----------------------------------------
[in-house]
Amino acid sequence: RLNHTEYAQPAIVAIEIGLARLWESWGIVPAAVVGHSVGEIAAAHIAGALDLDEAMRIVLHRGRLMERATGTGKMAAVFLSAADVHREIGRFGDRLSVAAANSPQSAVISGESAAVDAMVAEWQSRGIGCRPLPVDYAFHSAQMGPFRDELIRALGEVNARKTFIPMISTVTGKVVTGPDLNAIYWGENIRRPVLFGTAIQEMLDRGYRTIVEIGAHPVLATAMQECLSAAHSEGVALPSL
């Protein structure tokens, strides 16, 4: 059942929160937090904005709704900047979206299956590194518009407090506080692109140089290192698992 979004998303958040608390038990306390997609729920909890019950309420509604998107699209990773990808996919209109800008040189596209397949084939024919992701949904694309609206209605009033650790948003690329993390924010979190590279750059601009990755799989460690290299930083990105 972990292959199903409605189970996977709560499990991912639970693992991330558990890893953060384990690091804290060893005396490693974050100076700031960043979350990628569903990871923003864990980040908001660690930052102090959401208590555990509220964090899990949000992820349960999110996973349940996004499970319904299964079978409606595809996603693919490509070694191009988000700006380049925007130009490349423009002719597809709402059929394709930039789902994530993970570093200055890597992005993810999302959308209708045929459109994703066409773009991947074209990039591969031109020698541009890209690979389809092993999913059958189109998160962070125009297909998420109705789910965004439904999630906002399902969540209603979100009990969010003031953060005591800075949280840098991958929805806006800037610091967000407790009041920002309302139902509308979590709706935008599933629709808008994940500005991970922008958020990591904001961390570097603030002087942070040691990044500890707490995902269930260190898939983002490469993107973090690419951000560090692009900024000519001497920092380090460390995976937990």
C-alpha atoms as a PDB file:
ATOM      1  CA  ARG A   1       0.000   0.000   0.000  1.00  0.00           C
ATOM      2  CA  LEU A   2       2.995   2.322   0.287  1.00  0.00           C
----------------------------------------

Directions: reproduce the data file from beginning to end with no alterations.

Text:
[in-house]
Amino acid sequence: RLNHTEYAQPAIVAIEIGLARLWESWGIVPAAVVGHSVGEIAAAHIAGALDLDEAMRIVLHRGRLMERATGTGKMAAVFLSAADVHREIGRFGDRLSVAAANSPQSAVISGESAAVDAMVAEWQSRGIGCRPLPVDYAFHSAQMGPFRDELIRALGEVNARKTFIPMISTVTGKVVTGPDLNAIYWGENIRRPVLFGTAIQEMLDRGYRTIVEIGAHPVLATAMQECLSAAHSEGVALPSL
């Protein structure tokens, strides 16, 4: 059942929160937090904005709704900047979206299956590194518009407090506080692109140089290192698992 979004998303958040608390038990306390997609729920909890019950309420509604998107699209990773990808996919209109800008040189596209397949084939024919992701949904694309609206209605009033650790948003690329993390924010979190590279750059601009990755799989460690290299930083990105 972990292959199903409605189970996977709560499990991912639970693992991330558990890893953060384990690091804290060893005396490693974050100076700031960043979350990628569903990871923003864990980040908001660690930052102090959401208590555990509220964090899990949000992820349960999110996973349940996004499970319904299964079978409606595809996603693919490509070694191009988000700006380049925007130009490349423009002719597809709402059929394709930039789902994530993970570093200055890597992005993810999302959308209708045929459109994703066409773009991947074209990039591969031109020698541009890209690979389809092993999913059958189109998160962070125009297909998420109705789910965004439904999630906002399902969540209603979100009990969010003031953060005591800075949280840098991958929805806006800037610091967000407790009041920002309302139902509308979590709706935008599933629709808008994940500005991970922008958020990591904001961390570097603030002087942070040691990044500890707490995902269930260190898939983002490469993107973090690419951000560090692009900024000519001497920092380090460390995976937990």
C-alpha atoms as a PDB file:
ATOM      1  CA  ARG A   1       0.000   0.000   0.000  1.00  0.00           C
ATOM      2  CA  LEU A   2       2.995   2.322   0.287  1.00  0.00           C